Touring group

Local restaurant manager leads members of Fresh Slice through facility tour.

By Abby Rhodes
December 19, 2011

In the course of discovering her passion at Bradley University Danielle Herbold ’13 dubbed herself a “Renaissance Major.” After changing her course of study three times, she found her passion with Bradley’s newest major, hospitality leadership.

“When the hospitality leadership program started this year, I knew it would be perfect fit for me, just like Bradley is,” said Herbold, a junior who looks forward to combining her interests in event planning, food service and charity work into a career as an event coordinator.

The Department of Family and Consumer Sciences’ innovative new curriculum was designed in response to a growing demand for people-oriented, business-oriented, creative leaders in the foodservice, tourism and lodging industries.

Courses in the major began in August 2011, shortly after Jamie Condon ’13 experienced a renaissance of her own. Through an internship at a major theme park last semester, she found that a job selling snacks could be the first rung on a ladder to an exciting career field. When she returned to Bradley, she quickly enrolled in the hospitality leadership major.

“I fell in love with working with people and making them smile,” said Condon, who has minors in interactive media and marketing. “With this major and two minors in other fields I enjoy, I feel really lucky to be able to pursue all these things I love.”

The career options are so vast that when Condon thinks about life after graduation, she doesn’t think about pursuing one “dream job.” She looks forward to picking from a variety of positions for which she’ll be well qualified.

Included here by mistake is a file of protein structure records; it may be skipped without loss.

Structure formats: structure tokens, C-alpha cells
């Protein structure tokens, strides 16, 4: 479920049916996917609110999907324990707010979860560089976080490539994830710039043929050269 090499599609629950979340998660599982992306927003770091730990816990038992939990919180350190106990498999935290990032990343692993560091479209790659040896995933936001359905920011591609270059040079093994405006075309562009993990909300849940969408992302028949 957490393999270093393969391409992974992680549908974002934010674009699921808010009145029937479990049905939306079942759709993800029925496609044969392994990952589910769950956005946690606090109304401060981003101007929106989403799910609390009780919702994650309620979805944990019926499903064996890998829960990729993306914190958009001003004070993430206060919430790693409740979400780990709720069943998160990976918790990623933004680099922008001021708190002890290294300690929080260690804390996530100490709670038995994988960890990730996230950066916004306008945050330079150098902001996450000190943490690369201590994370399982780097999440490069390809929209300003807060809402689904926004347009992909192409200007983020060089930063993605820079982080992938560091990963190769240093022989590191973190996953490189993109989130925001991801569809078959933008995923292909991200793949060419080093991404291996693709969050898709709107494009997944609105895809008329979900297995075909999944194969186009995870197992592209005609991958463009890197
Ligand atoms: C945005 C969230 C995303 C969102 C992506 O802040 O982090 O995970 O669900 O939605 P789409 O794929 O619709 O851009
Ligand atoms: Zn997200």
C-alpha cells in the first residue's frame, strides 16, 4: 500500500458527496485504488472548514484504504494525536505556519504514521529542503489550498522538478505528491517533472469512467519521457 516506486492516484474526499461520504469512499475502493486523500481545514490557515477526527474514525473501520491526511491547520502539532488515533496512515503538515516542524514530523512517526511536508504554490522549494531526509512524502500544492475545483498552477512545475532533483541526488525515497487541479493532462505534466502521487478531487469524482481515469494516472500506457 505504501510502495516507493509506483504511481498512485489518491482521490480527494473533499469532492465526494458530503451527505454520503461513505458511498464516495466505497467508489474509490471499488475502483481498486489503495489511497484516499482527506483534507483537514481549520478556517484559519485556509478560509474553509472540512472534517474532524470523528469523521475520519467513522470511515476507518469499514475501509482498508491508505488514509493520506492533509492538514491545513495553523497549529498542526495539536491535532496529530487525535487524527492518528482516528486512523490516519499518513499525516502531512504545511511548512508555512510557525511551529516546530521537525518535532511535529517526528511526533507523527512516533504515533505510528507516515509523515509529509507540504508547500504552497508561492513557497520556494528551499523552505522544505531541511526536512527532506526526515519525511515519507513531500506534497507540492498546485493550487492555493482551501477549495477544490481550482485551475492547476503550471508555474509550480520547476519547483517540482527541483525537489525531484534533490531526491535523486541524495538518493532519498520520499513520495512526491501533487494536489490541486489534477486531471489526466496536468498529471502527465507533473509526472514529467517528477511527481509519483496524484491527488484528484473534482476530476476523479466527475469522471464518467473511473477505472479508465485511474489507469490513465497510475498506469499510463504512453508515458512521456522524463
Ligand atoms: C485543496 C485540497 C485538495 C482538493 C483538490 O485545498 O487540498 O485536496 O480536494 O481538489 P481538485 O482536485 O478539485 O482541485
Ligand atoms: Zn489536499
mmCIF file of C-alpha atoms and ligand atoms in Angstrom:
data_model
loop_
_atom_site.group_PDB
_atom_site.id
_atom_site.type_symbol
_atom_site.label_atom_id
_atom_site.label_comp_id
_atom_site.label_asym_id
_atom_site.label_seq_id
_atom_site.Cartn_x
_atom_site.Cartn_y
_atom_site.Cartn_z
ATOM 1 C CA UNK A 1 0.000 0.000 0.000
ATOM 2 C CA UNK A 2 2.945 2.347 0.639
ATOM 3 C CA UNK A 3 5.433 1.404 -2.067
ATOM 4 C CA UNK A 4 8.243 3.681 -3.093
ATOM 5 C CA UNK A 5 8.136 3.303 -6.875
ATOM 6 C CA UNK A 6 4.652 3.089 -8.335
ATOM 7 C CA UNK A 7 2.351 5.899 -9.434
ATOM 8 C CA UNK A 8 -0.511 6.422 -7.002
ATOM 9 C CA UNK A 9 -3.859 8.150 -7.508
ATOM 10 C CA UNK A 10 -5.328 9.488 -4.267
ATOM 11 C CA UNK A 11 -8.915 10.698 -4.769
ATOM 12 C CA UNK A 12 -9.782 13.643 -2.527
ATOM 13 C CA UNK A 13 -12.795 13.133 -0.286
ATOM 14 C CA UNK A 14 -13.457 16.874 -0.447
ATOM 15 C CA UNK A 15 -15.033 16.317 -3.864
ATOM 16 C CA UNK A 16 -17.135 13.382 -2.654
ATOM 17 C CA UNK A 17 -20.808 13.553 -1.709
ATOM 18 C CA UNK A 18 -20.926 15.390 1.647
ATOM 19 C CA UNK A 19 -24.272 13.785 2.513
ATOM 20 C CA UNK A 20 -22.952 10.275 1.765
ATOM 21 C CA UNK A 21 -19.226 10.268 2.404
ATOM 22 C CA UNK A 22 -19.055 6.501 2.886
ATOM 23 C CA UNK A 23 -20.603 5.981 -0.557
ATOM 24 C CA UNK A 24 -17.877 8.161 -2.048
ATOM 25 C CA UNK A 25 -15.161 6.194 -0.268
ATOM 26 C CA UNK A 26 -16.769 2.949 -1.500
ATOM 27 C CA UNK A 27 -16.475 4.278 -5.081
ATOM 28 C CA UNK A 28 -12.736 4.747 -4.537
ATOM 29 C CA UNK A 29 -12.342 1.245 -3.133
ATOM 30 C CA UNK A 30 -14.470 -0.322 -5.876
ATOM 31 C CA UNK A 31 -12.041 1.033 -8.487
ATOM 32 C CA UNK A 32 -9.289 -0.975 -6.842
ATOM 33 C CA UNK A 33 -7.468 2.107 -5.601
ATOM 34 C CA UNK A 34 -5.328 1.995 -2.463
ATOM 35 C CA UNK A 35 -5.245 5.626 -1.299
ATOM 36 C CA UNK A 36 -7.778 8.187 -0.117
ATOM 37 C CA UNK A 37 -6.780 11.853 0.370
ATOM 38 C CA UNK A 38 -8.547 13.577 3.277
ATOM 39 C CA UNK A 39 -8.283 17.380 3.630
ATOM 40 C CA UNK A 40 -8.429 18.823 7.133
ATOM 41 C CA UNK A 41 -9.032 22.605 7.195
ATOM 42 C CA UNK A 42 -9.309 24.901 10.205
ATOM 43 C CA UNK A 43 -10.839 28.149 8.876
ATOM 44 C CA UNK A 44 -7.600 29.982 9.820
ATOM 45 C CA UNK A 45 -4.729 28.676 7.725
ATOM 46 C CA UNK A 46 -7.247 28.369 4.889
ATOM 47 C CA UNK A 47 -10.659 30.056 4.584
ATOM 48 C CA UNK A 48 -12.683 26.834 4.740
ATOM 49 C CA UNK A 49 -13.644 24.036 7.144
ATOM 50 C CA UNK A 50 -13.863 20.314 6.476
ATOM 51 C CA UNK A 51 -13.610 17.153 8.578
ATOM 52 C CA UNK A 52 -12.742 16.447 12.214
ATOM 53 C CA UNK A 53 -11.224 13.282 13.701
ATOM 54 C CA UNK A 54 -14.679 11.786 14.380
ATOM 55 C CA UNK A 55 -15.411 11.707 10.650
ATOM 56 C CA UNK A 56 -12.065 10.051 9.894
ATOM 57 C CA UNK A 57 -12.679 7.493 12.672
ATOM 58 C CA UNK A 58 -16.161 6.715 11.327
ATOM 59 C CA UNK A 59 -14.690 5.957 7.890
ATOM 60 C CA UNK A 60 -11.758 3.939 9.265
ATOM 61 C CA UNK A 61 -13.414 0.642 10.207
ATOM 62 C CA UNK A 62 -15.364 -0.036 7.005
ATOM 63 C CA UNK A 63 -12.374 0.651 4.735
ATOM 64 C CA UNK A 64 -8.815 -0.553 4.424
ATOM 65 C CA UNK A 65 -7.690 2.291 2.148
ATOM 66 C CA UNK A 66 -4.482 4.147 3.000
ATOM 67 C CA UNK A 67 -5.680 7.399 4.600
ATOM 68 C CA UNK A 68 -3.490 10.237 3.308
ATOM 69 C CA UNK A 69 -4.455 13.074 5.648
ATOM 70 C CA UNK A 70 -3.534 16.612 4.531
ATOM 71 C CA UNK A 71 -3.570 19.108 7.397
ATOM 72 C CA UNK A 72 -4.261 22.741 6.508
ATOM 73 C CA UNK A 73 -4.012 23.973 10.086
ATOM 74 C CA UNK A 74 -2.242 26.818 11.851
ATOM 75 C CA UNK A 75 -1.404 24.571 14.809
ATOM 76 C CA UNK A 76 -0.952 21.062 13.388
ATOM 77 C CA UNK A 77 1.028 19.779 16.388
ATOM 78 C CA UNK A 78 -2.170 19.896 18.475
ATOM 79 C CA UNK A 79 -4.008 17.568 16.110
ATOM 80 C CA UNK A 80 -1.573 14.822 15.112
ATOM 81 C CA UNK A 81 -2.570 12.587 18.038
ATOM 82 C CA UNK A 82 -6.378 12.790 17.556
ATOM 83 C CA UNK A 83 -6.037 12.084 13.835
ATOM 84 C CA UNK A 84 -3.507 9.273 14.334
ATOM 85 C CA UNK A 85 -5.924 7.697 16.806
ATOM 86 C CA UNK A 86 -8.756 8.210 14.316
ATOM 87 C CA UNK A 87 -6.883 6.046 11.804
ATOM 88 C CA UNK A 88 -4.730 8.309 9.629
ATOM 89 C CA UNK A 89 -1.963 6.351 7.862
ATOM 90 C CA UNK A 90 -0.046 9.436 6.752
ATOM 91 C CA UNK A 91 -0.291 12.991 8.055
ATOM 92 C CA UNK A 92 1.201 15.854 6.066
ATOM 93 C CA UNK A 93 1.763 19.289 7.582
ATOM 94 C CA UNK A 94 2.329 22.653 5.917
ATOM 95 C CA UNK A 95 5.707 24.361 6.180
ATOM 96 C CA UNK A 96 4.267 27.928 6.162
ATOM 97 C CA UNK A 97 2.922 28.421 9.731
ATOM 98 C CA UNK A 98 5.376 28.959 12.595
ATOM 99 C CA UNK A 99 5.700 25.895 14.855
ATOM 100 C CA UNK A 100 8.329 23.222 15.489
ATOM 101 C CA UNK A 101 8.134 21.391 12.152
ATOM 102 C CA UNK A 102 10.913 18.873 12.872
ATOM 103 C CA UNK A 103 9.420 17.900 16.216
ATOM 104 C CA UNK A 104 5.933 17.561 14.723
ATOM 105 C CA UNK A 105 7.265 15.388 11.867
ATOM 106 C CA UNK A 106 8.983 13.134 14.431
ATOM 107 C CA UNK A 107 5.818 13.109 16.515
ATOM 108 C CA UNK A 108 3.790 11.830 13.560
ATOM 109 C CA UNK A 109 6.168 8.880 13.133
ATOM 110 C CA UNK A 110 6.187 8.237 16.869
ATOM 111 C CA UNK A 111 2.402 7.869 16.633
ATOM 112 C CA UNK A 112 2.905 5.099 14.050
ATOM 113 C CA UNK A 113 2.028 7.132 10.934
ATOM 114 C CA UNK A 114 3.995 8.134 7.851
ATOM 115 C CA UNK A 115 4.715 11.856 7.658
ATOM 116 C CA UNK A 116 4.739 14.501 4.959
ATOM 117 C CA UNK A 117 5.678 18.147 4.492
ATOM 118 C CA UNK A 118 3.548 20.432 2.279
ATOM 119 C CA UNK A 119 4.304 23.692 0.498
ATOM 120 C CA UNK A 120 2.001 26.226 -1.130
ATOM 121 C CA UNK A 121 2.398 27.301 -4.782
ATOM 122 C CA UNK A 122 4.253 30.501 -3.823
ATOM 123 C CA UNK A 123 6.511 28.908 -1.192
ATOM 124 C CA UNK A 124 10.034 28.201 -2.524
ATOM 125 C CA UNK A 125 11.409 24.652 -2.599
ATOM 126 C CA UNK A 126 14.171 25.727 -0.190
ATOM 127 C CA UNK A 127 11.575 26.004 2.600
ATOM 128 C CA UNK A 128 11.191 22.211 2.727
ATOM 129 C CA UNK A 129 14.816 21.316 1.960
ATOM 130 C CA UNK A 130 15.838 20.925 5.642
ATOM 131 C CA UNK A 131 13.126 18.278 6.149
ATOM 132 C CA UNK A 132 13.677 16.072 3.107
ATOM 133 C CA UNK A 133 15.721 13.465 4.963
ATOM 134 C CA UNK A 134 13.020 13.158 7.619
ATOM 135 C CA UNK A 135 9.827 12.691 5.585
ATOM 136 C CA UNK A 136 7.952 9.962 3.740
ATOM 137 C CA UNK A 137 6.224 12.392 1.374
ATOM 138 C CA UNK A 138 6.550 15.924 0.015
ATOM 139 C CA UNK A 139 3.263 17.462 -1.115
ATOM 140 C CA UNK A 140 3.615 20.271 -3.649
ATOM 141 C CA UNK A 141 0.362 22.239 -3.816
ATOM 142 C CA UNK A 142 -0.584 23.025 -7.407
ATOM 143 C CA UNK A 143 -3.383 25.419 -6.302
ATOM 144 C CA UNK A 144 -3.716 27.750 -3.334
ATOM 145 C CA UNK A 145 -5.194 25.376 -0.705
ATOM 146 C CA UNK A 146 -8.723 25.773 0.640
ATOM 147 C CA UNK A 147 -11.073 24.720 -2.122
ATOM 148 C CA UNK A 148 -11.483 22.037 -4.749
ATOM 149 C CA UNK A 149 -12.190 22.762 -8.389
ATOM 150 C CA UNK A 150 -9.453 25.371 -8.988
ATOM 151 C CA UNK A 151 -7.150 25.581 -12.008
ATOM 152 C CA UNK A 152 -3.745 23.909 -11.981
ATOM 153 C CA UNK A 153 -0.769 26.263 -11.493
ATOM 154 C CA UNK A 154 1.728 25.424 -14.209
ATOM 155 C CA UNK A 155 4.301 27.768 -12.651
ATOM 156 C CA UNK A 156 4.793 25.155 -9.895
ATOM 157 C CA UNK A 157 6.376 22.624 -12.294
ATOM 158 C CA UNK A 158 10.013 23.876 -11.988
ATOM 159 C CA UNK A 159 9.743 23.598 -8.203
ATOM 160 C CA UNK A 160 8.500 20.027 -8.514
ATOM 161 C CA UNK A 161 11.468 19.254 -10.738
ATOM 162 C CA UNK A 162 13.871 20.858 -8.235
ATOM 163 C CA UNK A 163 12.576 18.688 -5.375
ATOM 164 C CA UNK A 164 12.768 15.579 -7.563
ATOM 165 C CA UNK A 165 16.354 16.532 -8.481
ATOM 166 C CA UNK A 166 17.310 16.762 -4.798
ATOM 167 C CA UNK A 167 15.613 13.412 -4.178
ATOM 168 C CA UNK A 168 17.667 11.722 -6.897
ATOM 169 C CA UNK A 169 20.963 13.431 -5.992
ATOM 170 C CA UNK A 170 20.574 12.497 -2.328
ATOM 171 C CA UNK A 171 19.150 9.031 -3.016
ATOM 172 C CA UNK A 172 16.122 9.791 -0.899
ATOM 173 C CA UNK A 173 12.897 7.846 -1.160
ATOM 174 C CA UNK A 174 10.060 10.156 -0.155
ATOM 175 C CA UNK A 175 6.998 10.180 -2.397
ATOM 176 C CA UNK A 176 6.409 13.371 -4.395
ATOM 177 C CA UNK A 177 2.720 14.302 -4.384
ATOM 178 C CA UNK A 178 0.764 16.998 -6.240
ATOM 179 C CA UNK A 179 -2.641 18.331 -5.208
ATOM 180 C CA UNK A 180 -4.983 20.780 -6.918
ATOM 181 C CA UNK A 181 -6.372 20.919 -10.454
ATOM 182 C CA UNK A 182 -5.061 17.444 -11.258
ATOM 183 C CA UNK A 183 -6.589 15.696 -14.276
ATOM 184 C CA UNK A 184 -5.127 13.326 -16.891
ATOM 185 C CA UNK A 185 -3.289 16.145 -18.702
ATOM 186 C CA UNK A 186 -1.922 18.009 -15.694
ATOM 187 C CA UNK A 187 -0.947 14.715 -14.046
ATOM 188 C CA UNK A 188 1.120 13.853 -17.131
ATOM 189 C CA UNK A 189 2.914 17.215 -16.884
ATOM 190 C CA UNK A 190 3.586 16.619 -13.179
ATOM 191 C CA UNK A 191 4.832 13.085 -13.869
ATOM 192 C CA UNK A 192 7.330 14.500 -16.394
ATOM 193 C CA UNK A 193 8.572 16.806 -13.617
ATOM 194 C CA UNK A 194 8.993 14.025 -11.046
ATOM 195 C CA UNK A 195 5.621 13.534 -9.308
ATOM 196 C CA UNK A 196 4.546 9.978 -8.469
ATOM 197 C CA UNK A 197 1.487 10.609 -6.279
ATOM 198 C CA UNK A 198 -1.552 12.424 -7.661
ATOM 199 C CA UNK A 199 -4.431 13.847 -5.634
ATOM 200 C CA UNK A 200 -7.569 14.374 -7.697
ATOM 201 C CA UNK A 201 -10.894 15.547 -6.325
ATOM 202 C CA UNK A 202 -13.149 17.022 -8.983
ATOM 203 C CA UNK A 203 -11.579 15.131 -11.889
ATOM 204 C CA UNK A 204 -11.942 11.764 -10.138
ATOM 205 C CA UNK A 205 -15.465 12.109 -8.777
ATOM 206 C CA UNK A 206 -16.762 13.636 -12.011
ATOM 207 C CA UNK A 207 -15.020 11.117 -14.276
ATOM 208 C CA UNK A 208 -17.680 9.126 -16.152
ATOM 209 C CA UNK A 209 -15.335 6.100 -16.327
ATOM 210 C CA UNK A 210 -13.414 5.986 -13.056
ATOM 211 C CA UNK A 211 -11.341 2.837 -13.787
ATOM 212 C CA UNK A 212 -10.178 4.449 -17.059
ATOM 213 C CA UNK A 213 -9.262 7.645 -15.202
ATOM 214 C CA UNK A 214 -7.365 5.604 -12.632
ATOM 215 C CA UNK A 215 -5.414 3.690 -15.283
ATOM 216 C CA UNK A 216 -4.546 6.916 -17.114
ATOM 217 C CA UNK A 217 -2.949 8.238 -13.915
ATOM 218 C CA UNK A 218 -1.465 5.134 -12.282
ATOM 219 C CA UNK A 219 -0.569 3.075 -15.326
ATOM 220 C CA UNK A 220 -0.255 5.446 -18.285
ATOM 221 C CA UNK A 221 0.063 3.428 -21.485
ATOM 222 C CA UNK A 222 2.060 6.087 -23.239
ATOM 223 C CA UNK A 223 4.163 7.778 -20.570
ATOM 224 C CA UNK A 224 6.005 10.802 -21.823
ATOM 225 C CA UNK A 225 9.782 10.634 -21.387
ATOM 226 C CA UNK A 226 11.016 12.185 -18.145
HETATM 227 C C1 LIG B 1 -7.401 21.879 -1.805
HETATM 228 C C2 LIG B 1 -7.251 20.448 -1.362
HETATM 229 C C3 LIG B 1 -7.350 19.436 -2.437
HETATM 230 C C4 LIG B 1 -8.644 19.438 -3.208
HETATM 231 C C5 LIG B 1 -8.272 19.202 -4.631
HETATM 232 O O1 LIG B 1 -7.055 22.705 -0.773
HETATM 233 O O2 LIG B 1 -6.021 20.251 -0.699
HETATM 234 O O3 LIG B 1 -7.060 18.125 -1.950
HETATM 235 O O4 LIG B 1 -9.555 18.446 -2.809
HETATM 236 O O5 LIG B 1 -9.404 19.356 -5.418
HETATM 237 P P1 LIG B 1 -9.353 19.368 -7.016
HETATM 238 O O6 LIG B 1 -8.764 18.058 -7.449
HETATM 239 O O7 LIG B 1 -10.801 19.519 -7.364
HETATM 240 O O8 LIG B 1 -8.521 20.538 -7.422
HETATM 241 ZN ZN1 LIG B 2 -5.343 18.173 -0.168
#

“One of the hallmarks of this program is the opportunity we give students for hands-on, experiential learning opportunities that allow them to apply learning on the job,” said Kara Wolfe, inaugural director of Bradley’s hospitality leadership major.

Classroom curriculum is guided by members of the Hospitality Leadership Advisory Board, a group of industry leaders who ensure Bradley’s instruction is on par with real-world demands. Wolfe routinely invites board members and other professionals to her classes to provide career advice and help connect students with internship and job opportunities.

“It’s very helpful to learn how these people achieved success, what steps they took along the way, and what they look for in resumes now that they’re in a position to hire,” Herbold said.

With assistance from Wolfe, Condon and Herbold founded a hospitality club, called Fresh Slice, which aims to give members an inside look at career options. Members tour local restaurant and lodging facilities, where managers share advice for how to be successful in their respective industries.

Working for campus food service operations and planning and executing events, such as bake sales, allow students to connect classroom theory with practical application to achieve rewards both tangible and intangible. Profits allow for future experiential learning opportunities while the hands-on practice in event planning will bolster the students’ resumes and increase their competitiveness once they hit the job market.

“From our conversations with professionals, I’ve learned that everyone starts at a basic-level job, so if you can get that experience as part of your college career, you’ll have a leg up on the competition once you graduate,” Condon said.

Complete degree options and course information are available on the program webpage.